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Toyota applies to trademark 'i-Force Max' in the U.S.

Thought to be for the next-gen Tundra with roughly 450 hp

2021 Toyota Tundra hybrid spied
2021 Toyota Tundra hybrid spied / Image Credit: SpiedBilde
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On February 18 this year, as picked up by The Truth About Cars, Toyota submitted an application to the U.S. Patent and Trademark Office to secure the term "i-Force Max." The paperwork requests the mark for "automobiles and structural parts thereof." It's thought the moniker will be applied to the rumored new engine headed for the next-generation Tundra pickup, expected next year, perhaps for the 2022 model year. The i-Force name is as old as the Tundra, appearing in 2000 on the first-gen model powered by the 4.7-liter V8 that produced 245 horsepower and 315 pound-feet of torque. When Toyota overhauled the truck in 2007, the i-Force name migrated to the new 5.7-liter DOHC V8 that made 381 hp and 401 lb-ft. At the time, that was more than could be had with any V8 from the Big Three competition, the Chevrolet Silverado's 6.0-liter Vortec Max V8 topping the challengers with 367 hp and 375 lb-ft. The Tundra hasn't moved on since then, its i-Force V8 making the same 381 hp and 401 lb-ft. in 2020.     

Years of rumors have pointed to the third-generation Tundra getting a top-trim 3.5-liter twin-turbo V6 hybrid built off the same motor used in various Lexus models. Predicted output is 450 hp and 500 lb-ft., worthy numbers for the i-Force Max name if that's what ends up happening. That would put the Toyota right behind the high-output version of Ford's 3.5-liter EcoBoost V6 that makes 450 hp and 510 lb-ft., if the Tundra came out right now. We'll need to see what Ford reveals with the 14th-generation F-150 later this year, and how the domestic competition responds before the Tundra hits the market. Full-size truck buyers don't generally concern themselves with gas mileage, but the Tundra should destroy all comers if rumors of 30 miles per gallon on the highway prove true. And with a purported new chassis under the 2020 Tundra dubbed "F1," it's likely the payload and tow ratings will receive a generous increase from the current 1,660 and 10,100 pounds, respectively, in SR5 trim.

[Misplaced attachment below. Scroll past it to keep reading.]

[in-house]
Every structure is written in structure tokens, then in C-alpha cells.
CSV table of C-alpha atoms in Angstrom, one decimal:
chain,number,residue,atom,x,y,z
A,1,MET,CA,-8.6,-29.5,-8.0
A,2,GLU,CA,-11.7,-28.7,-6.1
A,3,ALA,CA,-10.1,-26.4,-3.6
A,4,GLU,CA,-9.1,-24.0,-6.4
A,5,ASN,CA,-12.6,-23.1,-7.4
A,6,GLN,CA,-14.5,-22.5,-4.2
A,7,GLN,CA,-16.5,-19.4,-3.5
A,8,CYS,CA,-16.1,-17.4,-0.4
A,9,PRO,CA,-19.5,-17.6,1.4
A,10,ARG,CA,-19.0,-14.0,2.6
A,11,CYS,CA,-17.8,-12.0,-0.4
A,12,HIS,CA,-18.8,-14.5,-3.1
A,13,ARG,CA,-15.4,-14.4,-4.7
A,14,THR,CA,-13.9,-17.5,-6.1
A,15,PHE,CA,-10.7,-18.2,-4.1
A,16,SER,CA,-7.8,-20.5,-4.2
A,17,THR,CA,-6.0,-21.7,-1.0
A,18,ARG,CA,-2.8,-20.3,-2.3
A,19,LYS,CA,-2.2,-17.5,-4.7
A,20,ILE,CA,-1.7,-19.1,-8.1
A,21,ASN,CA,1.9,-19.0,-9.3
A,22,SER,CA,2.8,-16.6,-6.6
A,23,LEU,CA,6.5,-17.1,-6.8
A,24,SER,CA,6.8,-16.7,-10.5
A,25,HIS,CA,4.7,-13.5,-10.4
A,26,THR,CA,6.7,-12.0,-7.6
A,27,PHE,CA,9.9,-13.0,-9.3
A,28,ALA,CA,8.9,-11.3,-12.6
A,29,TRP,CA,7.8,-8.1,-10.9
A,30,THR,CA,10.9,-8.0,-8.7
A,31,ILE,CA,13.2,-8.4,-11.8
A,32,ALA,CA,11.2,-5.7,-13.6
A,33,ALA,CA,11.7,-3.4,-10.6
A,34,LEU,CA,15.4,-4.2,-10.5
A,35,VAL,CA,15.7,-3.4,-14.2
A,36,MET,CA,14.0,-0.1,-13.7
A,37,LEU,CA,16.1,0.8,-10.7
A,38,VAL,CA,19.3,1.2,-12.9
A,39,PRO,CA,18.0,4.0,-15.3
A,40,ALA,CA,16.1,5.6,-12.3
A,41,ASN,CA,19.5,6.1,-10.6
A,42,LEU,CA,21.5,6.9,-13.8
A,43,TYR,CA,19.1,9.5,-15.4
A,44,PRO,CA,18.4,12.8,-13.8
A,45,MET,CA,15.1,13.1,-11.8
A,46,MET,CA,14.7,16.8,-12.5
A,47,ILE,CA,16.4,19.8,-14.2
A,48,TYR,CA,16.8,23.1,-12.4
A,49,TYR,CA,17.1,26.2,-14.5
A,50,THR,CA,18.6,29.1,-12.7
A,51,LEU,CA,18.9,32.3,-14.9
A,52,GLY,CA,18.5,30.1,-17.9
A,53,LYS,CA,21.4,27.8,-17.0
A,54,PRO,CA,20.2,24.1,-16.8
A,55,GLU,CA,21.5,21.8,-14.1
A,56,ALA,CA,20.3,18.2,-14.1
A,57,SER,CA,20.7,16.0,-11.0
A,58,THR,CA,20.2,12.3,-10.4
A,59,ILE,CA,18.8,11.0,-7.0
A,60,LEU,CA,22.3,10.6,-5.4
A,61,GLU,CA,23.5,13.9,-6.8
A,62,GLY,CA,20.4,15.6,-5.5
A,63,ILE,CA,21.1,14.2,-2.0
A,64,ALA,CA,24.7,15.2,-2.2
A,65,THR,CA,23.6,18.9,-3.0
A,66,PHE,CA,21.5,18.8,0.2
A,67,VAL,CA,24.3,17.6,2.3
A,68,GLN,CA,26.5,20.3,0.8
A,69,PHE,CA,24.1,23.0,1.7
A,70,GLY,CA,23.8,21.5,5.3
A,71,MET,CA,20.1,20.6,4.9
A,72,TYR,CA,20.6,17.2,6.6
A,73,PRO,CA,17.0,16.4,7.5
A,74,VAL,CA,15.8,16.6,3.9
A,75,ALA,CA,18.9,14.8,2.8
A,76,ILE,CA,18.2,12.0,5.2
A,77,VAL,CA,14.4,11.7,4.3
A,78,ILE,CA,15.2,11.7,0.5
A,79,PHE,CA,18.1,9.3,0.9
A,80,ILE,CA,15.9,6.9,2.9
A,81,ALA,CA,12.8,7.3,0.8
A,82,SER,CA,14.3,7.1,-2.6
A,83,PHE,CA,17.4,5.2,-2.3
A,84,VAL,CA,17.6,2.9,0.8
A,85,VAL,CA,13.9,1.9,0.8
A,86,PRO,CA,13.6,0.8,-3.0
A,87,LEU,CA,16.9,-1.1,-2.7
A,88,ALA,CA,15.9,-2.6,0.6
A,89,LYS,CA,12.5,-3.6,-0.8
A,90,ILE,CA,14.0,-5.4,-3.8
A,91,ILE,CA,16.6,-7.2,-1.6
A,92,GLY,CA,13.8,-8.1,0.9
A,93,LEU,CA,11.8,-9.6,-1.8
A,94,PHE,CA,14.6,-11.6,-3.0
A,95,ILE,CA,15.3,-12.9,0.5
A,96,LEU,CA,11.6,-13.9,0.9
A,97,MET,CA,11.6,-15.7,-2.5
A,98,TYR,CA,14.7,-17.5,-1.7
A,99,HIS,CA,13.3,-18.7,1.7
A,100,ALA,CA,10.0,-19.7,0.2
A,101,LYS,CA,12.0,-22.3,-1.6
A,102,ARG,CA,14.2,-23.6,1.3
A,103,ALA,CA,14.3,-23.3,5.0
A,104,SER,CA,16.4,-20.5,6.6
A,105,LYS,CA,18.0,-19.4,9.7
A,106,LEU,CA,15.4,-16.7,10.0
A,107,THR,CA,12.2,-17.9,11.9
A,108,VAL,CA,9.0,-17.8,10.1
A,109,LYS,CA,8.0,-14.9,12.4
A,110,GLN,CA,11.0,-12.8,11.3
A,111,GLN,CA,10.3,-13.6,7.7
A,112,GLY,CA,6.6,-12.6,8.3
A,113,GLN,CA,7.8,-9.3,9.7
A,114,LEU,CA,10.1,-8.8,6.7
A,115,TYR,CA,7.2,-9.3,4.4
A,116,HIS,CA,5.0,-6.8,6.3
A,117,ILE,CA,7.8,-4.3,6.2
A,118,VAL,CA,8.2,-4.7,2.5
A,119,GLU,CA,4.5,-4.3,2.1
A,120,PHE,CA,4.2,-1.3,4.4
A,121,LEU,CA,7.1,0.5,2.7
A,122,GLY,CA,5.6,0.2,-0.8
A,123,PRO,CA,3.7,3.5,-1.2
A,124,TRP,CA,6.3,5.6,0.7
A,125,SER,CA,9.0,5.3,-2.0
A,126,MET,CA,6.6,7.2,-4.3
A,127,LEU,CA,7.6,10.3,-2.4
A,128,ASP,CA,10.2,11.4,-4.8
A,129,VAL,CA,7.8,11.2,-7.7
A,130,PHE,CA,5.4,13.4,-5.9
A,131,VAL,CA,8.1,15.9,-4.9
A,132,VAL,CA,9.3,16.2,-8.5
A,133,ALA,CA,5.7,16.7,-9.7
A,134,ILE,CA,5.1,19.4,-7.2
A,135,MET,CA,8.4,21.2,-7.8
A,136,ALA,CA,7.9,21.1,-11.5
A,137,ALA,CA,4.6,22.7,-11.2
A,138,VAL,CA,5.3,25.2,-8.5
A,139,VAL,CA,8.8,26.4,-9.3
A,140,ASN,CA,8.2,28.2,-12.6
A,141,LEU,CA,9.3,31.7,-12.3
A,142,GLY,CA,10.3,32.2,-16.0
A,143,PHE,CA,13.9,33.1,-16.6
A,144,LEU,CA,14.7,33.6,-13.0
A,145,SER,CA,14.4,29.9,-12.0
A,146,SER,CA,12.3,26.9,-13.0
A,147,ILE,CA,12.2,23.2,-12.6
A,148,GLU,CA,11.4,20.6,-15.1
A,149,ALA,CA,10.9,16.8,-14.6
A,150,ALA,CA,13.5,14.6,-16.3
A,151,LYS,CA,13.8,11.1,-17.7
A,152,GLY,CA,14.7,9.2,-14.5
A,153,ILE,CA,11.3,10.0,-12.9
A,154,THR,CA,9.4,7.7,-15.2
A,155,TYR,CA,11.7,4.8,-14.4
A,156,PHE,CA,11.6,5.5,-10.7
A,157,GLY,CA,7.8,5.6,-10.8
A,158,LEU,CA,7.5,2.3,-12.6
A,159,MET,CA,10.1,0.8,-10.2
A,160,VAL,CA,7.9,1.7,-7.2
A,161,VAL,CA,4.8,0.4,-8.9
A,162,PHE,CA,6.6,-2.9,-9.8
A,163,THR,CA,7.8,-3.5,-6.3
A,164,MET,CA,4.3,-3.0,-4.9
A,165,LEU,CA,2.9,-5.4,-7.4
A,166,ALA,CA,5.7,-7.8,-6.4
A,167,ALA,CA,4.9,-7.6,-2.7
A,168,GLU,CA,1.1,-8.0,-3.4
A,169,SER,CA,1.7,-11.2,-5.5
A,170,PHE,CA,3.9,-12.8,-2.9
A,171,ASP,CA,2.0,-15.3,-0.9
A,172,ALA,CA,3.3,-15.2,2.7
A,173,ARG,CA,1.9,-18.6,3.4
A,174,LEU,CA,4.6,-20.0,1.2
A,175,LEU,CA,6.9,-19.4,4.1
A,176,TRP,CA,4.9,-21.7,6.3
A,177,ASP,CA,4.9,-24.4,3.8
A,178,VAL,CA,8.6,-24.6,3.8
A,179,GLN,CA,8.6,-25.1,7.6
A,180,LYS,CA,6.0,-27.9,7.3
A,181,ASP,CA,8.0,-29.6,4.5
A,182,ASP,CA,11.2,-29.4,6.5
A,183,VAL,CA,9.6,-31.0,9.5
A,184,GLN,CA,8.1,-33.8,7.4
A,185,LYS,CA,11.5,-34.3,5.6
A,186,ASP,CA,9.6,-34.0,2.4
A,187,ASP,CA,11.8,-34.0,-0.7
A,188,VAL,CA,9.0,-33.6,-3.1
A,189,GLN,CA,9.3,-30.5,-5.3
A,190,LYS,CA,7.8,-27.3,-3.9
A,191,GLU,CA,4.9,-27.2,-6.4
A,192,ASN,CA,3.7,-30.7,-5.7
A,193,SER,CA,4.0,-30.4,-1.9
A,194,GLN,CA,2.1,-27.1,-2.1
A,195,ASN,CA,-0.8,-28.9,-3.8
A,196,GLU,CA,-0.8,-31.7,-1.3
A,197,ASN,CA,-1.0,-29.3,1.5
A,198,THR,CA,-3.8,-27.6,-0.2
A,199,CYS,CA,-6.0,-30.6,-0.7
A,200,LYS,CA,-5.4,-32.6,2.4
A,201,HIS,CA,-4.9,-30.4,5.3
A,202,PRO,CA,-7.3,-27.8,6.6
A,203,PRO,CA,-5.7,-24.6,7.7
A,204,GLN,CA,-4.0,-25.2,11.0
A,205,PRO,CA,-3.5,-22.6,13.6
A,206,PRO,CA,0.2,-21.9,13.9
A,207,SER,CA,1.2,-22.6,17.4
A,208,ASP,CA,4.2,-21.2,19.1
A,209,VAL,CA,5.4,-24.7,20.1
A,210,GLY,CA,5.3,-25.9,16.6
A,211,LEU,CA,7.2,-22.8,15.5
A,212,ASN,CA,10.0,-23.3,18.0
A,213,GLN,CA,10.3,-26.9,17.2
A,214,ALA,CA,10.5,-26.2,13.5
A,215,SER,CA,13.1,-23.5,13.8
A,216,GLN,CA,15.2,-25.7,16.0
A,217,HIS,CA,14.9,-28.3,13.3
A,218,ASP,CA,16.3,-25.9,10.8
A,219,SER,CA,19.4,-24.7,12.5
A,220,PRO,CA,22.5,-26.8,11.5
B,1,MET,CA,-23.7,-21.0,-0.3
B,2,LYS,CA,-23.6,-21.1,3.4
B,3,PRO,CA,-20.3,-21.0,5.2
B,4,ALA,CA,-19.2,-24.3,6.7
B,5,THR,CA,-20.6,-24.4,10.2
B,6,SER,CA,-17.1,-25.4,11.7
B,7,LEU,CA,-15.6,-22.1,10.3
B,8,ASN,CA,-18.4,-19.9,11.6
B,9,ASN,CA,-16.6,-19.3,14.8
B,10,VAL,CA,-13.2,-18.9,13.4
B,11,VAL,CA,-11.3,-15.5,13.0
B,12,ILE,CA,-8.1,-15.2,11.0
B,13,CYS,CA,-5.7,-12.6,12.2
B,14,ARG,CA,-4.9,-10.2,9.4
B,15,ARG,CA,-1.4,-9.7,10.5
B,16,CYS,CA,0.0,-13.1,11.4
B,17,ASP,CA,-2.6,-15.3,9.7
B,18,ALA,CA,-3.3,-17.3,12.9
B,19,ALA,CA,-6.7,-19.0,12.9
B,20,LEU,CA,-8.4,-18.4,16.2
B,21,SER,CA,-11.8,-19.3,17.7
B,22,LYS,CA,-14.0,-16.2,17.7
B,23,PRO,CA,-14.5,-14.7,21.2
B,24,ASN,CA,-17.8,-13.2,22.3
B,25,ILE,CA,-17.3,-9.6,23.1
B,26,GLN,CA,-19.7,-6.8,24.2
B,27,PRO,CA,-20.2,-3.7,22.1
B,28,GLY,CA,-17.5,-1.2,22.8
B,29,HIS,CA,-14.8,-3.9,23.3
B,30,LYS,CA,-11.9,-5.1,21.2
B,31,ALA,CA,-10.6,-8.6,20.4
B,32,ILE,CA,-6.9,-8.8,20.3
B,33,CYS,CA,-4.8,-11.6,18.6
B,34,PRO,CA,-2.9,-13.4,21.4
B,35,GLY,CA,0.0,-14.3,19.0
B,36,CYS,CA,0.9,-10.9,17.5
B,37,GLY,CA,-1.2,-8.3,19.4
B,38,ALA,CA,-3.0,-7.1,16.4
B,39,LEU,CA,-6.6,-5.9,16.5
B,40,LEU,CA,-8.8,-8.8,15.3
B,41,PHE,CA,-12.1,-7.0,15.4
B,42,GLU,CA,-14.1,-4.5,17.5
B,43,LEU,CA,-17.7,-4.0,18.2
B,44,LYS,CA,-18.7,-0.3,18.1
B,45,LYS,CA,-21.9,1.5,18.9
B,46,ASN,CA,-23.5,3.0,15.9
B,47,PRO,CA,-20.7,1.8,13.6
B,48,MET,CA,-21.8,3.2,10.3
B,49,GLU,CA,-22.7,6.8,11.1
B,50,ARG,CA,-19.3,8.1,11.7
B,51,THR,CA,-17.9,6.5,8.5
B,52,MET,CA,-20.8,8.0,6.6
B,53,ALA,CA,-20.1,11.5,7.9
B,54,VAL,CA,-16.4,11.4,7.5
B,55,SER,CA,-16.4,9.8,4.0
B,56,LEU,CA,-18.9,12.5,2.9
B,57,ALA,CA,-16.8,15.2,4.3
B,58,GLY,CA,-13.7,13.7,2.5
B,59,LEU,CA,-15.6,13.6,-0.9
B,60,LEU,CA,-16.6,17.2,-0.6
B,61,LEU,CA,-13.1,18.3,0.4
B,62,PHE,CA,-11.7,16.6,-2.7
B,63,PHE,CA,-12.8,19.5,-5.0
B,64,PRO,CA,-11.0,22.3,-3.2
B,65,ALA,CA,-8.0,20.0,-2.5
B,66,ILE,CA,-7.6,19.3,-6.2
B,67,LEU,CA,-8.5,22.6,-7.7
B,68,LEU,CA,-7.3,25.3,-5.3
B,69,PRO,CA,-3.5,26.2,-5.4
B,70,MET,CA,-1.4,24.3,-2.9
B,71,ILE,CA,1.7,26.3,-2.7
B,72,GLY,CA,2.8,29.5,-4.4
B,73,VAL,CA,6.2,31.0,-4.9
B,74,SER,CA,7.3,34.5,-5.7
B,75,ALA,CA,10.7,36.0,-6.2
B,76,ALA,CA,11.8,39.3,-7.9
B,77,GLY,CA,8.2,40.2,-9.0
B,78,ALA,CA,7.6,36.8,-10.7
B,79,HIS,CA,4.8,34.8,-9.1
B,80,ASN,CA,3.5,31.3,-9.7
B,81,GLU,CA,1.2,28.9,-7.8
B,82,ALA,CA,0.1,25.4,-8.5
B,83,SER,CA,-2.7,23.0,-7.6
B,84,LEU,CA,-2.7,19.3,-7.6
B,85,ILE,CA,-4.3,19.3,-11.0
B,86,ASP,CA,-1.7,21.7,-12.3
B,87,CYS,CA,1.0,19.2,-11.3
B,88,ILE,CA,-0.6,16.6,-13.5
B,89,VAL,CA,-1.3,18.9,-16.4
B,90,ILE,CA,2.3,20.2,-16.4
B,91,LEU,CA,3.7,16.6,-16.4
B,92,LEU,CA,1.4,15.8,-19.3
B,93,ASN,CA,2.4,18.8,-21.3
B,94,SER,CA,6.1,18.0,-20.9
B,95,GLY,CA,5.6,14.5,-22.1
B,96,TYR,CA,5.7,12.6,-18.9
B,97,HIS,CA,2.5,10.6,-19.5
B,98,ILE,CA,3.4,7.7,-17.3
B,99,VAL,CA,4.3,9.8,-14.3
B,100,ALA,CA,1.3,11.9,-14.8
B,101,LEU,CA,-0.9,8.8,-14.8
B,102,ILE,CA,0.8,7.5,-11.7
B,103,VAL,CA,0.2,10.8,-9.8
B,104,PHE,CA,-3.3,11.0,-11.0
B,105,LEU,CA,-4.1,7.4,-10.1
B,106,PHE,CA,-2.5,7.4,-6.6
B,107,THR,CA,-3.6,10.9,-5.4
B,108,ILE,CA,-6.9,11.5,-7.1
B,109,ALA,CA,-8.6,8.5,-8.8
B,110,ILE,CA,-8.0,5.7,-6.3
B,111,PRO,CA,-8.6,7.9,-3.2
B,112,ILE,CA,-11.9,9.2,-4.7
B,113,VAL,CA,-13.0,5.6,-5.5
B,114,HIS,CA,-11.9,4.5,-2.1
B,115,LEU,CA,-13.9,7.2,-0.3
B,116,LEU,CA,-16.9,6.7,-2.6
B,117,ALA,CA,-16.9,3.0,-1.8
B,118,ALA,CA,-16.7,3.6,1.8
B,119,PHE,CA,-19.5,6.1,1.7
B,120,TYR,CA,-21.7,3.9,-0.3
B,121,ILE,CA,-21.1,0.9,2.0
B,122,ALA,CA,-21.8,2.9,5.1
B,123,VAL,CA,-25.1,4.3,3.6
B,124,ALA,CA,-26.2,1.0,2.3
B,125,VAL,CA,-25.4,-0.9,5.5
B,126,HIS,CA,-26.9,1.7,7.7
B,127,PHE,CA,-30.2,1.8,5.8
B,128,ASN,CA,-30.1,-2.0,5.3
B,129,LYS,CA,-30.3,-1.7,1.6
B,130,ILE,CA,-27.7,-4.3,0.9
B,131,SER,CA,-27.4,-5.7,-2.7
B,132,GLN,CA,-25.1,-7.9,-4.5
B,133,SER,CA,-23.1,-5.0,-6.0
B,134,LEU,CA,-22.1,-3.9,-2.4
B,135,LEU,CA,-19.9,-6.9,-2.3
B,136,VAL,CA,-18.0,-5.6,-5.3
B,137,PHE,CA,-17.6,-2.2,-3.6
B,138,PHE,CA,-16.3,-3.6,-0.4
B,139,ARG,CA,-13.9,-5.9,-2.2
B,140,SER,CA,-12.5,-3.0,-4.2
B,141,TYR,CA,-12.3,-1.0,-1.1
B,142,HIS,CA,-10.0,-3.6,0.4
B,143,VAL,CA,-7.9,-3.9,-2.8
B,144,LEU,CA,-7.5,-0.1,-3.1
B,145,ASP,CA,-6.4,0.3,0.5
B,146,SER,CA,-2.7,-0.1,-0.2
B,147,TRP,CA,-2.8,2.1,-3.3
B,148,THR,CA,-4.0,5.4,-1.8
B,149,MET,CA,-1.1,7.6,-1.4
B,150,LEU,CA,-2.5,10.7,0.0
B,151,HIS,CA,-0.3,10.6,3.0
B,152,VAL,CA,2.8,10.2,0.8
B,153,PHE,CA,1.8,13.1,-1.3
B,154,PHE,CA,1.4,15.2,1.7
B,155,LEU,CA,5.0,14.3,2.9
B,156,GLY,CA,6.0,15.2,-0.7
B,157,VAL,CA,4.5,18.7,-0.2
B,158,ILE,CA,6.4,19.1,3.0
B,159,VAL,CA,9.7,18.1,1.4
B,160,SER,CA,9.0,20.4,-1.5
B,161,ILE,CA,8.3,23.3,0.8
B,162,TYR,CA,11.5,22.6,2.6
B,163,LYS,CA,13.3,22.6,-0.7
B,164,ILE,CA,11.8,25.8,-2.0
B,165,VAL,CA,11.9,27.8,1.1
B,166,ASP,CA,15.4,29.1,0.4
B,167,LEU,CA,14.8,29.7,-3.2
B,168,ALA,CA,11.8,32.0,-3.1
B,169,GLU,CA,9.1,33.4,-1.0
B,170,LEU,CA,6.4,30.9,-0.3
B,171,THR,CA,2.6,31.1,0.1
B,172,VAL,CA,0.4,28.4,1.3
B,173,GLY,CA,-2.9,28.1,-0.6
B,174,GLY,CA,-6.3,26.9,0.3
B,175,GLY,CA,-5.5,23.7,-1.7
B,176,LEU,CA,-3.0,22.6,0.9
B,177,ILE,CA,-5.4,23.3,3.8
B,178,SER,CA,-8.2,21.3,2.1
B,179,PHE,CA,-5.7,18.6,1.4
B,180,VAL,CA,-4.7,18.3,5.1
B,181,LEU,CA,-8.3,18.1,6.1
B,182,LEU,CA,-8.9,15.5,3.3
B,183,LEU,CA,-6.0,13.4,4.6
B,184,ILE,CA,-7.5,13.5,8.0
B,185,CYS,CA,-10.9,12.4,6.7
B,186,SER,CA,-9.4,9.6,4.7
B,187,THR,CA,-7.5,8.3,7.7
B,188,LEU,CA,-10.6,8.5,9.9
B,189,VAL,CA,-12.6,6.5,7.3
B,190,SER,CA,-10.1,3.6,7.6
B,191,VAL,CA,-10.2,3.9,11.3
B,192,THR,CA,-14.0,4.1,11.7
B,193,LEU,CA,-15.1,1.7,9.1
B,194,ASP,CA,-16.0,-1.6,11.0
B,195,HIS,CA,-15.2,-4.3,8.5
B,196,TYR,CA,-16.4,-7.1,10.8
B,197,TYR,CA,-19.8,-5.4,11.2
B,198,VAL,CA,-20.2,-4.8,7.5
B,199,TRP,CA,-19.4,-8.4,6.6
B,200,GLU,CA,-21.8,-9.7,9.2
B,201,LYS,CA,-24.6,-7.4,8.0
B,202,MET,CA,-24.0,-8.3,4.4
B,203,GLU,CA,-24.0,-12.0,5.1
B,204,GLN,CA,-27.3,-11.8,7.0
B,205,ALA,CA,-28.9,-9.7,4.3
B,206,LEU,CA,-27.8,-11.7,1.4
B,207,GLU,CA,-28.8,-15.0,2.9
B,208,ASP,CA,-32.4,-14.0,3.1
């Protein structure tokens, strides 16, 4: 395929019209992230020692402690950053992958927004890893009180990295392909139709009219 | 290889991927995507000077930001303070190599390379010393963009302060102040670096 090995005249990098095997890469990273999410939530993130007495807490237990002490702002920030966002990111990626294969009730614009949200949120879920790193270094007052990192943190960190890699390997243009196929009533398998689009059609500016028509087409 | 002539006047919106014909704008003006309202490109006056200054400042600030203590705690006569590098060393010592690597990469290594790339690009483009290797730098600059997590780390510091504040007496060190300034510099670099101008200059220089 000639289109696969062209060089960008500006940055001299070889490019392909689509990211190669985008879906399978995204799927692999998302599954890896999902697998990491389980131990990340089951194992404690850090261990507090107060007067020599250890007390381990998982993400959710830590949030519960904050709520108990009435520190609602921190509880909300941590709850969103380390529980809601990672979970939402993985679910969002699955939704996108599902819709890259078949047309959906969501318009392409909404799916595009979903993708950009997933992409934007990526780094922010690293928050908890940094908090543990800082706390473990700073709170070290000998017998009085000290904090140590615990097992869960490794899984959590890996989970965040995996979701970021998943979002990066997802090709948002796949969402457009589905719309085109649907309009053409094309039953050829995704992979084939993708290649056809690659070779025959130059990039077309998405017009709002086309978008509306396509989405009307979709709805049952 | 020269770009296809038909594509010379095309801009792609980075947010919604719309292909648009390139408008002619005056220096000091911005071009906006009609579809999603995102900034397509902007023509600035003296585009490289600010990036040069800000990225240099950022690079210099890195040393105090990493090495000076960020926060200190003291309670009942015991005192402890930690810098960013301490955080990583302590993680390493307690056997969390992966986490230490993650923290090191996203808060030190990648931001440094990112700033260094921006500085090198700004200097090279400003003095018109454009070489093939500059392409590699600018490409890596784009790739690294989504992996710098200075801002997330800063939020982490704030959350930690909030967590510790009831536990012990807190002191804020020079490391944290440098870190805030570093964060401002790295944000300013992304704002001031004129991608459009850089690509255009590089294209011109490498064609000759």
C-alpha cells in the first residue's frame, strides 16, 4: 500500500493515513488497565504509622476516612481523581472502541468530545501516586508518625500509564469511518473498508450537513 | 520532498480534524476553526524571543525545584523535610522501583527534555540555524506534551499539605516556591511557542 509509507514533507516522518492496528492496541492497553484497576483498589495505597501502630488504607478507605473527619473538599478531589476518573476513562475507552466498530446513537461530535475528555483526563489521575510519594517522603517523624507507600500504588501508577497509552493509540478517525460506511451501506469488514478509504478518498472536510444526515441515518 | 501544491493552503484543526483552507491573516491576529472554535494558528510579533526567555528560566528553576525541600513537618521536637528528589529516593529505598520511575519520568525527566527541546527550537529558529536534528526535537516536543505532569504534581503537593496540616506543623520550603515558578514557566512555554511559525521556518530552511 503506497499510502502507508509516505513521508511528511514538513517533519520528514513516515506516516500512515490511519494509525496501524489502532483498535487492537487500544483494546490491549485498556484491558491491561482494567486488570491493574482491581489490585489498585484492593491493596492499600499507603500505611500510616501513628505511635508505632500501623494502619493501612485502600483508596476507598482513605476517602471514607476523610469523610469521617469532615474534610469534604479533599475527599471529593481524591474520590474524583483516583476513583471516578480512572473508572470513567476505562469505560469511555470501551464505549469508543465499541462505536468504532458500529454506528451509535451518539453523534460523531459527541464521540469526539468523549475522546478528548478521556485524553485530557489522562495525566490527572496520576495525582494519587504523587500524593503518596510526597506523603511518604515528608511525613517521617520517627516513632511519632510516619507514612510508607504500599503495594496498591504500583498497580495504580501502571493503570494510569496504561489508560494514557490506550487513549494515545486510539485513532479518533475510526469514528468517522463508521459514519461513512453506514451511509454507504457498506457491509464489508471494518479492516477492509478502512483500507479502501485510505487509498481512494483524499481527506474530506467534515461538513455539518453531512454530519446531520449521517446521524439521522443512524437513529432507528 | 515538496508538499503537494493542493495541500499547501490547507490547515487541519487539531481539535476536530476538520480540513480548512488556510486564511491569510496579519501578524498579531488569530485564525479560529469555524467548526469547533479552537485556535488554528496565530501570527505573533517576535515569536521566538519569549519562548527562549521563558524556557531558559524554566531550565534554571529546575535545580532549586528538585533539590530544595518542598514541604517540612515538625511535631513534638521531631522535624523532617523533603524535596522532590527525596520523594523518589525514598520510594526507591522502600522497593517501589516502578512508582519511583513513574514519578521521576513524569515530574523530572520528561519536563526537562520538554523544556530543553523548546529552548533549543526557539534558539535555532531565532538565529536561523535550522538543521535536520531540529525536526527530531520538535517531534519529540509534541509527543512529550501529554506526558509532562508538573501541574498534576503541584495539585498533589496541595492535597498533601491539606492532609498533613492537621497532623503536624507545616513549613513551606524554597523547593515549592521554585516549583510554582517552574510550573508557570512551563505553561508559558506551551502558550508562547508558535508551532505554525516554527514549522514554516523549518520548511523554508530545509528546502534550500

Other new Tundra novelties we're waiting to confirm are a six-speed manual transmission, a 10-speed automatic, and a rear coil spring or air suspension option.

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